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Penn State fraternity pledge's family calls hazing death "murder" and "torture"

Family of Penn State frat pledge
Family of Penn State frat pledge speaks out on alleged hazing death 05:32

The parents of Timothy Piazza, the 19-year-old Penn State student who died in February at a Beta Theta Pi fraternity house after an alleged hazing ritual, are trying to channel their grief into action.

"This wasn't boys being boys," father Jim Piazza told CBS News correspondent Jericka Duncan. "This was murder of our son. They tortured him for 12 hours. They let him suffer for 12 hours. He died a slow and painful death at the hands of these 'men of principal,' as they call it."

The family of Timothy Piazza, the 19-year-old Penn State student who died in February at a Beta Theta Pi fraternity house after an alleged hazing ritual, are trying to channel their grief into action. Pictured (L to R): Girlfriend Kaitlyn Tempalsky, brother Mike Piazza, and parents Jim and Evelyn Piazza CBS News

A grand jury report details how surveillance cameras inside captured the events leading to his death, and 18 fraternity members face charges. Piazza's family has not seen the video that, according to the grand jury report, shows fraternity members carrying Piazza's limp body upstairs, smacking him in the face, and pouring liquid on him as he goes in and out of consciousness for hours.

The Piazzas, their son Mike, and Timothy Piazza's girlfriend, Kaitlyn Tempalsky, are struggling to make sense of how Piazza died.

"To hit him and slap him and brutalize him, they should not have been trying to get a response. They should have been trying to get him help," Mike said.

"How do you pour liquid on someone, slap them in the face and hit them after you just watched them fall and they were unconscious?" Tempalsky asked.

According to the grand jury report, Beta Theta Pi pledges were forced to consume heavy amounts of alcohol in a short amount of time as part of a hazing ritual. Within three hours, prosecutors say Piazza fell down a flight of basement stairs.

"To know that he was lying at the bottom of the basement steps for any length of time all by himself -- it all is terrible," Evelyn said, choking up.

Jim said the Penn State president saying the fraternity will never return to the university doesn't give him solace.

"First of all, we told them that had to happen. That's not enough," Jim said.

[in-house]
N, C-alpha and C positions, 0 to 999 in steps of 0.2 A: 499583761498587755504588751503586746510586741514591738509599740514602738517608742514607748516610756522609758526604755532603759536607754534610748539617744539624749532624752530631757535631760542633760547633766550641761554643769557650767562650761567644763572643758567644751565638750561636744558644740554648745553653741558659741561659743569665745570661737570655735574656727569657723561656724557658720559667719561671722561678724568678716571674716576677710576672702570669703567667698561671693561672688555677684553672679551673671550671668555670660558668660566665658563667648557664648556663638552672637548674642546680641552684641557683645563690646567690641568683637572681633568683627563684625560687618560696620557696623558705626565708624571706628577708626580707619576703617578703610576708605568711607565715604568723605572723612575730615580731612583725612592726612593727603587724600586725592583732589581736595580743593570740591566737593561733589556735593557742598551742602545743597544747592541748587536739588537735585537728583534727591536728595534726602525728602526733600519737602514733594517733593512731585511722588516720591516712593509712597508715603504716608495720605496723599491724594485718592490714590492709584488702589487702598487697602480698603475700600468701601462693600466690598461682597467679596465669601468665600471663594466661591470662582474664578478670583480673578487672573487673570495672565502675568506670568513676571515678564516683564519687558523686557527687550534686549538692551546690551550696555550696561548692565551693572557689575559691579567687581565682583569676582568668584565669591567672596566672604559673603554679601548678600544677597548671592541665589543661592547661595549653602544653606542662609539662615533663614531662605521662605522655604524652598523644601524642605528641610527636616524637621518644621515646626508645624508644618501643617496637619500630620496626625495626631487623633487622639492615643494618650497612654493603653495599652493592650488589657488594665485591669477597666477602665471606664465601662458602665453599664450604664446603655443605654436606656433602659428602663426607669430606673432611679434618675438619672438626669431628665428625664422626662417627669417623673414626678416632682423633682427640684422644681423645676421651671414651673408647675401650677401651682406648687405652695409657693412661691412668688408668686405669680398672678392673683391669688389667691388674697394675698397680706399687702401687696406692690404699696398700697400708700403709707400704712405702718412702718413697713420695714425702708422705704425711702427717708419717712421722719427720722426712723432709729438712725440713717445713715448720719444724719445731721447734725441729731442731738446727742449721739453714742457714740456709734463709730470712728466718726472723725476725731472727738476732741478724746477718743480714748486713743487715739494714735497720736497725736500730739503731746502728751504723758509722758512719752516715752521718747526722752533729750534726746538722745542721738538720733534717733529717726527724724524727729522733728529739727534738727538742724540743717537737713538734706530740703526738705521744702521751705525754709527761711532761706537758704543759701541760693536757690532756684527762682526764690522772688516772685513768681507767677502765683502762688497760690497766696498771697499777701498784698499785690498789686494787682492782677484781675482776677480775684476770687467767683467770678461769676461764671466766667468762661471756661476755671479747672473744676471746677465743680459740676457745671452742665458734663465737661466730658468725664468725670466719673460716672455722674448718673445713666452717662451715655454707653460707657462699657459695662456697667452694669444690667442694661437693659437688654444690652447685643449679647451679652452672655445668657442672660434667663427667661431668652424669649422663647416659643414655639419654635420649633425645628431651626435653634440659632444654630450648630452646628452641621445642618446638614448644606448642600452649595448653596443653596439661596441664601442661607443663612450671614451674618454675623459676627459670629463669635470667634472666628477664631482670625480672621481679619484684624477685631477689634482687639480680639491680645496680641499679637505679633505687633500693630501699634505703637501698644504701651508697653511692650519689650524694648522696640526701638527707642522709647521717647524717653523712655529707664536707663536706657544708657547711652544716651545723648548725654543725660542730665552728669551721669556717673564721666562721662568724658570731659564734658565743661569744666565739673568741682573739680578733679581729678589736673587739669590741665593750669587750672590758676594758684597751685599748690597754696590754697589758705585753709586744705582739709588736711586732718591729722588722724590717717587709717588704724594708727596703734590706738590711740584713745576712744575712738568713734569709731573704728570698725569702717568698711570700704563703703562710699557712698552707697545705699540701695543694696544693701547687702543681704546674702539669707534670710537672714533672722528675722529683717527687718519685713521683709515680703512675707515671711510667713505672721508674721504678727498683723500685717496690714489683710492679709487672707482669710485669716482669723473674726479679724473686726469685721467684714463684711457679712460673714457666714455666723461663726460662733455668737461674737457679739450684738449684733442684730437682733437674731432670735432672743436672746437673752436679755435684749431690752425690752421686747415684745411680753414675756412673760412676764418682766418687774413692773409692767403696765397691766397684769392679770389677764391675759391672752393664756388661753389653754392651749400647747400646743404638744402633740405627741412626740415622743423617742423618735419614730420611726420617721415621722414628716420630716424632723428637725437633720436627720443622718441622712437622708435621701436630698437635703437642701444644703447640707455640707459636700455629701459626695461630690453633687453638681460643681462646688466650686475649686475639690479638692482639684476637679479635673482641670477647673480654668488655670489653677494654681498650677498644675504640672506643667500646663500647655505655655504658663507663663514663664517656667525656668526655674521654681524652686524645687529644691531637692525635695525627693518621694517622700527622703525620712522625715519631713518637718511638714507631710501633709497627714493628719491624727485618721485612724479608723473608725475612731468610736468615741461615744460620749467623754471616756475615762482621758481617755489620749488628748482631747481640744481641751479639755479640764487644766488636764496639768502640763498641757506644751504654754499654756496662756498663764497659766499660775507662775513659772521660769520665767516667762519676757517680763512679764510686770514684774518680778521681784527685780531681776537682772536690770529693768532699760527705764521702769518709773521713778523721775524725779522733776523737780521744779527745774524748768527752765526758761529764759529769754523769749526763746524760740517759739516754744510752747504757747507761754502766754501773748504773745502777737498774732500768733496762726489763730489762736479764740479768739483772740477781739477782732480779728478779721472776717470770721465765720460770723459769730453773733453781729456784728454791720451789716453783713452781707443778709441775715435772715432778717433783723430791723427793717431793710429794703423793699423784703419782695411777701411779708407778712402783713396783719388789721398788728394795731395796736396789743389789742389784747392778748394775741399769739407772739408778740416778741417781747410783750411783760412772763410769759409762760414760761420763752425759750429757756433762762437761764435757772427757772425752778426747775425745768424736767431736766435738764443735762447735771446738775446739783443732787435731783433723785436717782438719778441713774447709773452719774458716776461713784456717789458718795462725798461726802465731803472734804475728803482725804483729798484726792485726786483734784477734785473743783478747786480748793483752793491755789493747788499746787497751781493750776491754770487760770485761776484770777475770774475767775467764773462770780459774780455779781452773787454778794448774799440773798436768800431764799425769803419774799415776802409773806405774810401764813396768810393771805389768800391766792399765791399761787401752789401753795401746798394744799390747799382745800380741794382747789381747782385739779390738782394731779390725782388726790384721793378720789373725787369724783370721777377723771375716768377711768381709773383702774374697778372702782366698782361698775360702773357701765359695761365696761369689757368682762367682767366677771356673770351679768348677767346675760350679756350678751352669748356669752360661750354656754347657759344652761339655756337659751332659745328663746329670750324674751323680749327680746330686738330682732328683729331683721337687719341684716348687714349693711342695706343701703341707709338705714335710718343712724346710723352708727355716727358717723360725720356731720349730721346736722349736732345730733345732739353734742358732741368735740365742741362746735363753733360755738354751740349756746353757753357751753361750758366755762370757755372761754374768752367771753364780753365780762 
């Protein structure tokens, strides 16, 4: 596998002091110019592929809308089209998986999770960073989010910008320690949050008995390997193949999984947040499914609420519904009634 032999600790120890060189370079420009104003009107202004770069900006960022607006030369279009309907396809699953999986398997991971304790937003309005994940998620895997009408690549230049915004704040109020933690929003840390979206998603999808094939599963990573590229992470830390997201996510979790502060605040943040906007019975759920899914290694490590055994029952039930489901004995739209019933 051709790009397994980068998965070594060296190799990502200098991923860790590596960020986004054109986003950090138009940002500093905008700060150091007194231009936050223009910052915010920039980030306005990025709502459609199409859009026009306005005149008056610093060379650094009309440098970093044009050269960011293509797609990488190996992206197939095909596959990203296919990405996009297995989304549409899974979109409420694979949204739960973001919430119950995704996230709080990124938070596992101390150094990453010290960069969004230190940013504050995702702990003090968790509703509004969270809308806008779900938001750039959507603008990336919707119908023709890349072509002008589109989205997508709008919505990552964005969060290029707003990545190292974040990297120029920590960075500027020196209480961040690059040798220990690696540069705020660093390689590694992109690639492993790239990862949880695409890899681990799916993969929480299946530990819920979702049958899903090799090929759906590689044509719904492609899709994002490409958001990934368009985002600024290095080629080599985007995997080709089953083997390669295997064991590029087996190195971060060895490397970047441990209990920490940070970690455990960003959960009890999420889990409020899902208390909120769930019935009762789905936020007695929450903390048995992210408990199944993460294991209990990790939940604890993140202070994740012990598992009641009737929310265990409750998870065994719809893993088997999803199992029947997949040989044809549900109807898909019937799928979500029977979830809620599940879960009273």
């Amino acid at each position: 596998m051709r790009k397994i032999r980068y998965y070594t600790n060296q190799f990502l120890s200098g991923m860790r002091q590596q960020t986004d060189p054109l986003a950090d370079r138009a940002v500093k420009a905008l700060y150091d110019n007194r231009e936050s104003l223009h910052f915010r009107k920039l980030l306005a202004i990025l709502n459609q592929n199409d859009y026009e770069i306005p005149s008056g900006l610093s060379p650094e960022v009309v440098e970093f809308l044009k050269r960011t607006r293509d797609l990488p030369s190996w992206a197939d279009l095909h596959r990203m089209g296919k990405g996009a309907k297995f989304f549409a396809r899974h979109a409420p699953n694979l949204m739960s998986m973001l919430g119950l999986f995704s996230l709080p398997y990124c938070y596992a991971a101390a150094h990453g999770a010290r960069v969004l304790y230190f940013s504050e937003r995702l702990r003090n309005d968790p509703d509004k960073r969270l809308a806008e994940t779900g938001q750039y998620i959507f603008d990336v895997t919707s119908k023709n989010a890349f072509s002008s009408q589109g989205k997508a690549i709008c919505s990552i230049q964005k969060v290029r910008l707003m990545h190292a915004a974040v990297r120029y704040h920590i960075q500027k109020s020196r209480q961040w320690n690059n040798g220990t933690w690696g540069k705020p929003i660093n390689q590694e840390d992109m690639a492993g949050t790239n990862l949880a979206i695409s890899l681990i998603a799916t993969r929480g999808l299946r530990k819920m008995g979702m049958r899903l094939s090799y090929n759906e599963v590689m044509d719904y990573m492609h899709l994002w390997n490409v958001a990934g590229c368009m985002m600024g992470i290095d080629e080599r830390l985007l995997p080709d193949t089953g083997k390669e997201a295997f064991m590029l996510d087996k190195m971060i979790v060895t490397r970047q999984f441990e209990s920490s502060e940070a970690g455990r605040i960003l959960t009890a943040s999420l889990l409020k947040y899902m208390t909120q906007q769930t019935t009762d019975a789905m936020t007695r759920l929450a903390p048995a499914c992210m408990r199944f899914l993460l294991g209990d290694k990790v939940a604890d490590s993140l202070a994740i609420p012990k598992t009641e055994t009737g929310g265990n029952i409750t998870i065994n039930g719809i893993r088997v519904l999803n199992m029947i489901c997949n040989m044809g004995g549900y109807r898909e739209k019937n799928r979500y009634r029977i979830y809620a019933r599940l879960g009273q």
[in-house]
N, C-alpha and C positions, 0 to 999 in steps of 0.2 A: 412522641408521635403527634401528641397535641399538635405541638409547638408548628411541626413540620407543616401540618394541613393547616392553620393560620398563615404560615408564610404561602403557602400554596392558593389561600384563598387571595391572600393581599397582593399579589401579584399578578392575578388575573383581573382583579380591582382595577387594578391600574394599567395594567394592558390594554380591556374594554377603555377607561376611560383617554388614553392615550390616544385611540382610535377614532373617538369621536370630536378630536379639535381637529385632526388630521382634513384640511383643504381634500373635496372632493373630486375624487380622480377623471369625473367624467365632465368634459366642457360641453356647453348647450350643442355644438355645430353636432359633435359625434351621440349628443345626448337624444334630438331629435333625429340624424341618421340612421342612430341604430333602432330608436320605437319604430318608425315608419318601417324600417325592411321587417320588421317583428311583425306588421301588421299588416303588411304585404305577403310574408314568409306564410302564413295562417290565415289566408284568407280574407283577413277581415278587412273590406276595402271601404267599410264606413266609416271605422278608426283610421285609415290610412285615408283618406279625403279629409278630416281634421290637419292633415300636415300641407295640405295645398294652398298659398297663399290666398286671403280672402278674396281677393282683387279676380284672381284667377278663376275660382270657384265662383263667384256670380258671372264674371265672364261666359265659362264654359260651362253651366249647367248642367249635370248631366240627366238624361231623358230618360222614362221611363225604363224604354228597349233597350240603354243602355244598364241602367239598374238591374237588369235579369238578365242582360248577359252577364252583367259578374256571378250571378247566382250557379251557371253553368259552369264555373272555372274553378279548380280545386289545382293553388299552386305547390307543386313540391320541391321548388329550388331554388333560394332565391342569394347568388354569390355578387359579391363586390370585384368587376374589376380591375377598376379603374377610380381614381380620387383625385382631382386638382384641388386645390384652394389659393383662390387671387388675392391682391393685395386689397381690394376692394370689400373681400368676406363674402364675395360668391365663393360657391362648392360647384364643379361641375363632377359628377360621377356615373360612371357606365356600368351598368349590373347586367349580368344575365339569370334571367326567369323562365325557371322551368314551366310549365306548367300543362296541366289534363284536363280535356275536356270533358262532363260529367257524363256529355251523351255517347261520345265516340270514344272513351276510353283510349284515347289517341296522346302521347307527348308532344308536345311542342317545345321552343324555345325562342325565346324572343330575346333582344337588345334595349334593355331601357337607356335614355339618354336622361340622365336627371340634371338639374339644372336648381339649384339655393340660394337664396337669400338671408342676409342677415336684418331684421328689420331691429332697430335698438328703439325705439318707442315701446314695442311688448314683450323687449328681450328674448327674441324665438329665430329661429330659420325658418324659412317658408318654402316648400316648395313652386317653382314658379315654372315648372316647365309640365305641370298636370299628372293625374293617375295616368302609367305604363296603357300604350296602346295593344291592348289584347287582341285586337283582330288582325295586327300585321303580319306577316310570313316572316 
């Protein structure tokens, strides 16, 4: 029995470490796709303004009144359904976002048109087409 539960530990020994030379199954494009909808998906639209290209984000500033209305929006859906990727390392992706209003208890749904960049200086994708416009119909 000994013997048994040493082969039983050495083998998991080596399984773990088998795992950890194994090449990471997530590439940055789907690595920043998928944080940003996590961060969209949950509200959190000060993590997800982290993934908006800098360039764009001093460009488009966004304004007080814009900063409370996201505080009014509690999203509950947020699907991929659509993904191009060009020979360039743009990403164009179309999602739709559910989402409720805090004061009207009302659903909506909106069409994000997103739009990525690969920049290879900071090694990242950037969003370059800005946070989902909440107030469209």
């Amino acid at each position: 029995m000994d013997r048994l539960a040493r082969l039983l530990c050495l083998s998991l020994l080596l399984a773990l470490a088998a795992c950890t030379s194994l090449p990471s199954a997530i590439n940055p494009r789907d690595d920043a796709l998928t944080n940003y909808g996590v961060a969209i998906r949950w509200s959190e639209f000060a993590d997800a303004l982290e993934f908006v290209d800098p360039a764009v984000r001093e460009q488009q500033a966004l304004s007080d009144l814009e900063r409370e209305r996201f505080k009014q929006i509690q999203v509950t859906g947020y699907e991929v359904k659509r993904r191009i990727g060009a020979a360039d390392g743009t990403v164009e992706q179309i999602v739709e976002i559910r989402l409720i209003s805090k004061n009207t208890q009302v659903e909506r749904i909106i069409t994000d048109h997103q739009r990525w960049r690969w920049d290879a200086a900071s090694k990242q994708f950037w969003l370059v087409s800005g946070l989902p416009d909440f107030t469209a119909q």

"What are the top three things you would want to change in the next six months to a year?" Duncan asked.

"They need to eliminate alcohol provided to minors," Jim said. "They need to come down very hard on any situations where there's hazing."

"And I think fraternities and sororities maybe need an adult chaperone all the time," Evelyn added. 

Eighteen members of Beta Theta Pi have been charged in connection to Piazza's death. Eight face felony charges that could result in up to 20 years in prison.

"I have a lifetime of absence for my son. I would be good with 20 years," Jim said.

He also had a warning for students entering college who are thinking about joining a fraternity or sorority.

"If anybody tries to make you do something that's illegal, don't do it," Jim said.

"Walk away," Evelyn said.

"Walk away, you don't want to be brothers with those guys," Jim said. 

"Do you wish you would have had that conversation with your son?" Duncan asked.

"We did have some of those conversations," Jim said. "I think the alcohol came fast and furious, and he didn't know... I think it just got away. He got carried away."

Asked how they want Piazza to be remembered, his family and girlfriend had only positive things to say.

"He could always put a smile on everyone's face," Tempalsky said.

"Such a good heart. Kind, funny," Evelyn said.

"He was just an awesome individual and we're a little worse off as a world without him in it," Jim said. 

The fraternity's national organization disbanded the chapter, saying it does not tolerate hazing or alcohol abuse in any form. That's a sentiment echoed by the university president. Since the release of the grand jury report, the university launched its own investigation. The president of the university said that could very well lead to expulsions.

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